Valentine’s Day is overhyped


Zulfiqar Ahmed

Valentine’s Day decor hangs up inside of Grant Towers on Saturday, January 30th. Many people think this holiday is very unnecessarily rushed.

By Parker Otto

As Valentine’s Day approaches, some are excited to spend a romantic day with their significant other. Others find their sense of dread increasing as Feb. 14 draws near. But it’s important to know that Valentine’s Day, while a fine holiday, doesn’t need to be placed on this big pedestal with flying cherubs shooting arrows at people like it’s “The Hunger Games.” 

We build up Valentine’s Day to be this big, epic spectacle. Romance films are released in the middle of February, sappy songs flood the airwaves and the floral and chocolate industries froth at the mouth for increased business. This build-up can drive people insane when it’s all completely unnecessary.

If you’re in a relationship, you really should act like it’s Valentine’s Day year-round. Don’t just keep romantic gestures limited to holidays, birthdays and anniversaries. When you’re in a committed relationship, your significant other deserves to be treated in the best manner possible.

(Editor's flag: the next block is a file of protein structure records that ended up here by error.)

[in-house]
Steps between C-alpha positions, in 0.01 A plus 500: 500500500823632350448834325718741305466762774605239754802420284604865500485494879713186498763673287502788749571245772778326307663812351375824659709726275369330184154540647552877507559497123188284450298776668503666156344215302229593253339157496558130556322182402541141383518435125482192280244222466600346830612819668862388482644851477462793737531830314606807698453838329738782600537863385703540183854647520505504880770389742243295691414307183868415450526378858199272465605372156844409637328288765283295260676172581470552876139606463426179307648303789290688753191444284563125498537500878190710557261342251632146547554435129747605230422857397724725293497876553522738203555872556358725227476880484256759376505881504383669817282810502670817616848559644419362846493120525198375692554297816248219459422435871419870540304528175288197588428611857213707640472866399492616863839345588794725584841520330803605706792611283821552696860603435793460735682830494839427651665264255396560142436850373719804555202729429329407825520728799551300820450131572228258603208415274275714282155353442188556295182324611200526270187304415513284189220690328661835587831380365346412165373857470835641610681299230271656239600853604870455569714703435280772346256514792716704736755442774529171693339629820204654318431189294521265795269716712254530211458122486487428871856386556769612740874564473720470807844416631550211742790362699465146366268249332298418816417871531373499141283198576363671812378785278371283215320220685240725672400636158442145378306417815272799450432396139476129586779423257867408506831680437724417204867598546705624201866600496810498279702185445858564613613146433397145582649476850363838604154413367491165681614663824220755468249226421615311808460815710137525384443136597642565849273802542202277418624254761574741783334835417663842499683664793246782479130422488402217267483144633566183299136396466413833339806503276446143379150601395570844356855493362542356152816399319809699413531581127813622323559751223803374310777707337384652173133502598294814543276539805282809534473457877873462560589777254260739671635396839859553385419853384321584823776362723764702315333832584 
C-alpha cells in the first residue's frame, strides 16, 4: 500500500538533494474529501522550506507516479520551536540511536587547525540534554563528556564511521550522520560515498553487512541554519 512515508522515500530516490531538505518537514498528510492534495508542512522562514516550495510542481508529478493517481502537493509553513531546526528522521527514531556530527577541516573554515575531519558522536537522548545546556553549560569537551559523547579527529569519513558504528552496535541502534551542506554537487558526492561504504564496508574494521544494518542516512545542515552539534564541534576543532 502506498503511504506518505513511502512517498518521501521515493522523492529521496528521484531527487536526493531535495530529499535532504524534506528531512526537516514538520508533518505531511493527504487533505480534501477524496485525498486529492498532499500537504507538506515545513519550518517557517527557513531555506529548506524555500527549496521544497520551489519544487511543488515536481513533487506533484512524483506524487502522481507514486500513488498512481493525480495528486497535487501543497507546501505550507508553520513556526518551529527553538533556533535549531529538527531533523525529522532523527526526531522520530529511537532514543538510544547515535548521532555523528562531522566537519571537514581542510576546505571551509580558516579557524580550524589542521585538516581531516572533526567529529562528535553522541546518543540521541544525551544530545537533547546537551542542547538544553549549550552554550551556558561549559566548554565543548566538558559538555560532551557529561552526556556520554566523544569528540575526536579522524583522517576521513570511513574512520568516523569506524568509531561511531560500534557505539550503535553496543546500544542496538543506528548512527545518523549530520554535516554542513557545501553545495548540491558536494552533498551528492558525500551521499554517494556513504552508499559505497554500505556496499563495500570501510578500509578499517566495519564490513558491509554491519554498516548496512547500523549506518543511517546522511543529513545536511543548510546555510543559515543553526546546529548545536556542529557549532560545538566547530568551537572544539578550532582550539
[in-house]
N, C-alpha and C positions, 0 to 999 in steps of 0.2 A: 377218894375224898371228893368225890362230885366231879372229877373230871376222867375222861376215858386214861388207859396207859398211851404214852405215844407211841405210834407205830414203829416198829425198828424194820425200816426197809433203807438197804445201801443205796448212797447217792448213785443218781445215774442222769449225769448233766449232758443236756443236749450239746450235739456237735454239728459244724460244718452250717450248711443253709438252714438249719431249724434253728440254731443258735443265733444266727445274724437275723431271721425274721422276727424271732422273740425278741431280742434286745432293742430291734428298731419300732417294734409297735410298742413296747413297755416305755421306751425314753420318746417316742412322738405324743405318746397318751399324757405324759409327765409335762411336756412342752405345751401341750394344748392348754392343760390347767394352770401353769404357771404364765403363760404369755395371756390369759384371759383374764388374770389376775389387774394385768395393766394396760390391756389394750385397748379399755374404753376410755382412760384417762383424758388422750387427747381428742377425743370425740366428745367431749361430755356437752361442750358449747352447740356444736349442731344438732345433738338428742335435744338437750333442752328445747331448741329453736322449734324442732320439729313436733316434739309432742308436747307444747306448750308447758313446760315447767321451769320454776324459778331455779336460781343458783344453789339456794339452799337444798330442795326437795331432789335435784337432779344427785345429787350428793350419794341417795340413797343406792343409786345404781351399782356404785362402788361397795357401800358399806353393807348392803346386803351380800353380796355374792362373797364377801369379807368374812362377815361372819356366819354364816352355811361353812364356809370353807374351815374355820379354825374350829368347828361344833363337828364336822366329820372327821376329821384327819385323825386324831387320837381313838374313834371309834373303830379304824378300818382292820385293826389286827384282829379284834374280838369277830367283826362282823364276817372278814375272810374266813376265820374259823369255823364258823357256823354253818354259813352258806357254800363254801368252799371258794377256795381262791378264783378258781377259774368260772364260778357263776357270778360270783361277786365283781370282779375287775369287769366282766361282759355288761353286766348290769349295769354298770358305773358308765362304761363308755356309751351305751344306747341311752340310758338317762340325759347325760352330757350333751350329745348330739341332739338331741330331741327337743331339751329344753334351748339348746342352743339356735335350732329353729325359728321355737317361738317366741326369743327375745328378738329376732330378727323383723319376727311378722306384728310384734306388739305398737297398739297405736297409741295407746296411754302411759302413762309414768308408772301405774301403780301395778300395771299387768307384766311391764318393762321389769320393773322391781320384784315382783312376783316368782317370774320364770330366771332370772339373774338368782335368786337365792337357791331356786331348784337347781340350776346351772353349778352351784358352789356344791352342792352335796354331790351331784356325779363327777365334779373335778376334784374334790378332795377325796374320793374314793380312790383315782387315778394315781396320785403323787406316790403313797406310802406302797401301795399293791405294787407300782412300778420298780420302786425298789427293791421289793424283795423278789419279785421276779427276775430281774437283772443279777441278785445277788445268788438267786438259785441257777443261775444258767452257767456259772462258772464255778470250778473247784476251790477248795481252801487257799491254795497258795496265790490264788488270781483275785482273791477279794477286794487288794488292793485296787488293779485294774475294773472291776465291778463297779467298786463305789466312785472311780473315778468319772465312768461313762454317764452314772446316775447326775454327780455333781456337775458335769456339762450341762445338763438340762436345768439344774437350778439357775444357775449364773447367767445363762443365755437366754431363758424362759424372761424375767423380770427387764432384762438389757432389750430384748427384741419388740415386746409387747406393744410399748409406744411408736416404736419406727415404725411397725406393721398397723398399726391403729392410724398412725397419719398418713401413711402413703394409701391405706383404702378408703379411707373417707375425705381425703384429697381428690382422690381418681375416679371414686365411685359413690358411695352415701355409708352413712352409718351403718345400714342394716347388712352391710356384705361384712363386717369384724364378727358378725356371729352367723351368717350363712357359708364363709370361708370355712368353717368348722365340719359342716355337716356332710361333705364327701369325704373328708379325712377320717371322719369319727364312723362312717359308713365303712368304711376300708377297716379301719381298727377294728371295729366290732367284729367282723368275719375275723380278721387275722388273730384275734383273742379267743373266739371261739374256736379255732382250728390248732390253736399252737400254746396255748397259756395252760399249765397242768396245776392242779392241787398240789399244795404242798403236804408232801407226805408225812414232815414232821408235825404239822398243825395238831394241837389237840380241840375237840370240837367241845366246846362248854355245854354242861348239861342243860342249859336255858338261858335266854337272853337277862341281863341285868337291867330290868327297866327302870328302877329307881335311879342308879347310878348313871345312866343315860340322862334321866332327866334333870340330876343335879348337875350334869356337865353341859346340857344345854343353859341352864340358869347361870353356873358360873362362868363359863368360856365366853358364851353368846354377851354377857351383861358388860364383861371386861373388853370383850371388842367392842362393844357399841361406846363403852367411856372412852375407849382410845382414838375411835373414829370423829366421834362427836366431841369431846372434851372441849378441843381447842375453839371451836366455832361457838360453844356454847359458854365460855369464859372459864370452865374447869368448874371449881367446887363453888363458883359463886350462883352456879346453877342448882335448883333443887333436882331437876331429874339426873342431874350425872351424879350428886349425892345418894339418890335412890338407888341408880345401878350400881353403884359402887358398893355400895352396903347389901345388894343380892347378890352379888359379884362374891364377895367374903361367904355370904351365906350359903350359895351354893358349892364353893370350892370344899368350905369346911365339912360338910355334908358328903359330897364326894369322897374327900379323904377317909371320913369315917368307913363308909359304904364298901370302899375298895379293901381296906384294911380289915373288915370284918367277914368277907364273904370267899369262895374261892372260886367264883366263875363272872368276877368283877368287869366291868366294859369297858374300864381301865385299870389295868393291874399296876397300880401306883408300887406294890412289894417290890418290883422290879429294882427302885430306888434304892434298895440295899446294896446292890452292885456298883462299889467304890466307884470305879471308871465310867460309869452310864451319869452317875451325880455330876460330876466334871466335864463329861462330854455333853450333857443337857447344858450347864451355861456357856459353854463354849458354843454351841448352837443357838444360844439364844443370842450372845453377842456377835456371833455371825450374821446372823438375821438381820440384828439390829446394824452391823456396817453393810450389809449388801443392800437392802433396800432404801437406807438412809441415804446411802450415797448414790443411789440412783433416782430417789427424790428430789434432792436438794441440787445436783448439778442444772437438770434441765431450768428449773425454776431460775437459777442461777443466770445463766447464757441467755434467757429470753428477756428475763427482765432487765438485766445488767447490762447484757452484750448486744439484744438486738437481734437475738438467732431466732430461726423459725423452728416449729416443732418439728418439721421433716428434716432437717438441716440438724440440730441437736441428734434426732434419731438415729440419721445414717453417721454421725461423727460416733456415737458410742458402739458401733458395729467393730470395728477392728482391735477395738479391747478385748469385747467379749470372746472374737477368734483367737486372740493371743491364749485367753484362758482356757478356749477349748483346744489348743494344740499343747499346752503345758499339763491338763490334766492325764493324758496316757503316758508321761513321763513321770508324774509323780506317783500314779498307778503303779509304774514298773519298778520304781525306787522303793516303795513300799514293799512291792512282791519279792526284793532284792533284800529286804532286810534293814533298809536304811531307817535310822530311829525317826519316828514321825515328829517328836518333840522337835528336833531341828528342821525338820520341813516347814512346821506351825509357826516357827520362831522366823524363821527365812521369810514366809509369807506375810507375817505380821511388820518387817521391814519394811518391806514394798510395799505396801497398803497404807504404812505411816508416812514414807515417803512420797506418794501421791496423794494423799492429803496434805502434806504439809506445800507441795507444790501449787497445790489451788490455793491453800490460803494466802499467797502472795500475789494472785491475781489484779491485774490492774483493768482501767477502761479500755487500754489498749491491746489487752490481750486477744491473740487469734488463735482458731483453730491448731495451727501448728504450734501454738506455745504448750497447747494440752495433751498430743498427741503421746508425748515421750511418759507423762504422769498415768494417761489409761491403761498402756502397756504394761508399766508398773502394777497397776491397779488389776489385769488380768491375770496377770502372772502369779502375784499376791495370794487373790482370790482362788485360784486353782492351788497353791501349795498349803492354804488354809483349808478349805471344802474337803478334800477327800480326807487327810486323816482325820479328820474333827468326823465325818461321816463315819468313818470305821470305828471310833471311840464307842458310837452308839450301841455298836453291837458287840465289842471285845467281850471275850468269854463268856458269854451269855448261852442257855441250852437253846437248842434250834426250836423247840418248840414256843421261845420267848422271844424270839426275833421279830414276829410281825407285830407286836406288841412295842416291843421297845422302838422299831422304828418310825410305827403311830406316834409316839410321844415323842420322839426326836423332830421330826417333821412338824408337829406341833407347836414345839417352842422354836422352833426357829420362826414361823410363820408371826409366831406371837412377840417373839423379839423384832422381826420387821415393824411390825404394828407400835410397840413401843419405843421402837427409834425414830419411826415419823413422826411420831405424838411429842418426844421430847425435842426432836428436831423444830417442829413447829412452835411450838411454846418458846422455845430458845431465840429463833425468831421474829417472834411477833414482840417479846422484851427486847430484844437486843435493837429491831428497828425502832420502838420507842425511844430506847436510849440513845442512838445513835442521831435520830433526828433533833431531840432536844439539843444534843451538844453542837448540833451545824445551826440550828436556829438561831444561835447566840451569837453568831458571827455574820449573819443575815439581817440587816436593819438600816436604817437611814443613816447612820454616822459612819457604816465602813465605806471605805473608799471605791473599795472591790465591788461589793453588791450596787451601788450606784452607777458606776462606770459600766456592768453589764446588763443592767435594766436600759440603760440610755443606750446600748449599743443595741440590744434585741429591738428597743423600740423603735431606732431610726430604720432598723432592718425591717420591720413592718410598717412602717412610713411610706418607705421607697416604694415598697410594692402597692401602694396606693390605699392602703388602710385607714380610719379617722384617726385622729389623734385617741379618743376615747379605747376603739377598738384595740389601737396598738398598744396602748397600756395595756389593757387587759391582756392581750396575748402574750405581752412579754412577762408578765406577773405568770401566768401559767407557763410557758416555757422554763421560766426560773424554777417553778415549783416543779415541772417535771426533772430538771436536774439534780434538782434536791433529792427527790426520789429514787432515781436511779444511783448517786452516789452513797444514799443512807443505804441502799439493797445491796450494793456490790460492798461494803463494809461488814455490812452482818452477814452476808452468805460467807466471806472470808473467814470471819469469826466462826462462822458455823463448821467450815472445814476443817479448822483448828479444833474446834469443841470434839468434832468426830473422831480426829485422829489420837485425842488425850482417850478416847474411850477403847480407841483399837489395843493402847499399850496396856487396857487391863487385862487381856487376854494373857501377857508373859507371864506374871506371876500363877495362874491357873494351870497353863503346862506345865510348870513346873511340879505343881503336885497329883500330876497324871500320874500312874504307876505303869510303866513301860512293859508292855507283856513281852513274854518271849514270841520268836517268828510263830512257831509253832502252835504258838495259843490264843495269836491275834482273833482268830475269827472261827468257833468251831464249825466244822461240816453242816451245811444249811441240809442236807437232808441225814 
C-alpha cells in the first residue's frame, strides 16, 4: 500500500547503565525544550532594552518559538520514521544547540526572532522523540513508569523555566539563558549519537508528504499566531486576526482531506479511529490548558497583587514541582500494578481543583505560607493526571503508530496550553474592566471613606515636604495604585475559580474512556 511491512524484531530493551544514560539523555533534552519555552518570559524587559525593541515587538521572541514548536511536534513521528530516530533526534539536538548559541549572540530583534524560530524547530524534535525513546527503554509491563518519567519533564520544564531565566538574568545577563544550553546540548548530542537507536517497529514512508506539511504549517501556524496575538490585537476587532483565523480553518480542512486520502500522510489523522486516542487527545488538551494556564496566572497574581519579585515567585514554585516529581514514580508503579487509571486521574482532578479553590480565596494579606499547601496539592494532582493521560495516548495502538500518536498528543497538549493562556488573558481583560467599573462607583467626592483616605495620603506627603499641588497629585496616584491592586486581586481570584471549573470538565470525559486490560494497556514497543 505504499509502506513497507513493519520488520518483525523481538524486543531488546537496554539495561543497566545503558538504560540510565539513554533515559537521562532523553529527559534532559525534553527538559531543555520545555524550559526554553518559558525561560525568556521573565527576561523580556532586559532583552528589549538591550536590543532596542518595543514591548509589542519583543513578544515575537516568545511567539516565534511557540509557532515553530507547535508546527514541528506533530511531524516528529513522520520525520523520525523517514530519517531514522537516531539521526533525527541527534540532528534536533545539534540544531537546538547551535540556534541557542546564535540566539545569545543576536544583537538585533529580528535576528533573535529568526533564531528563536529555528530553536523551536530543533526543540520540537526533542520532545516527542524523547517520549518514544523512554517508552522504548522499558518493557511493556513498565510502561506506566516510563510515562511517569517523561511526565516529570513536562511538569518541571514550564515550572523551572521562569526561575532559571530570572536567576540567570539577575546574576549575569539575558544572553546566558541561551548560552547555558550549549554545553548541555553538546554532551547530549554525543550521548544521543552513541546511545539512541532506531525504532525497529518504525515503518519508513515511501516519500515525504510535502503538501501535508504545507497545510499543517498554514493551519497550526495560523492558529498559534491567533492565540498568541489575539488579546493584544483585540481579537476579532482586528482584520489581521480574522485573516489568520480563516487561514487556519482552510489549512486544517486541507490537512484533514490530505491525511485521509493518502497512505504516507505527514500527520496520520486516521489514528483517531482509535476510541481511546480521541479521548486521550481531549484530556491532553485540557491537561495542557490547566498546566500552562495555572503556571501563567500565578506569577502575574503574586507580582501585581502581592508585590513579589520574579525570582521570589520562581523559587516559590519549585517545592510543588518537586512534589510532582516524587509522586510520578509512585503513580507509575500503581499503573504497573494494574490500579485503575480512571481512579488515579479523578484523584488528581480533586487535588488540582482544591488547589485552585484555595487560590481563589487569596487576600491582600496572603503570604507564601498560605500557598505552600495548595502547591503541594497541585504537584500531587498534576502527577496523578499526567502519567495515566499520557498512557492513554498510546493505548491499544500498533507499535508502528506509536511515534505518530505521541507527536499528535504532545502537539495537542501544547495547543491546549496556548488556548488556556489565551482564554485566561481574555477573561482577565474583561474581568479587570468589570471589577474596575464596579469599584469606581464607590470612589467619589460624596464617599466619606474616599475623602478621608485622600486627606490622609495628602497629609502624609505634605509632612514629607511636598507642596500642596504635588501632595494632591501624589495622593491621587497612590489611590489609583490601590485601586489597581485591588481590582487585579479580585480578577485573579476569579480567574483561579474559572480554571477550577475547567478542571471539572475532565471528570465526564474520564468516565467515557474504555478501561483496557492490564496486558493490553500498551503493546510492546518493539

Single people tend to view Valentine’s Day as a gloomy one but it shouldn’t be that way. Valentine’s Day is just another day and you don’t need to spend the day sulking about it. First of all, it’s okay to be single. I have been riding in the singles only car for a long time now and it’s not a terrible existence. Yes, it can be hard sometimes but there are plenty of productive things you can do on Valentine’s Day instead of moping.

You can hang out with friends, have a quiet night in or just do something for yourself. You can take pride in what you have accomplished over the past year in your professional, academic or personal life. And if you’re truly unhappy with your romantic life, you can think about the steps you can take to pursue a meaningful relationship.

Doing something nice for your romantic partner on Valentine’s Day is like making New Year’s resolutions. It’s a nice sentiment but it’s a practice that should be observed all year. Because if you need a holiday to be an excuse to give someone flowers or cook them dinner, are you worthy of a relationship?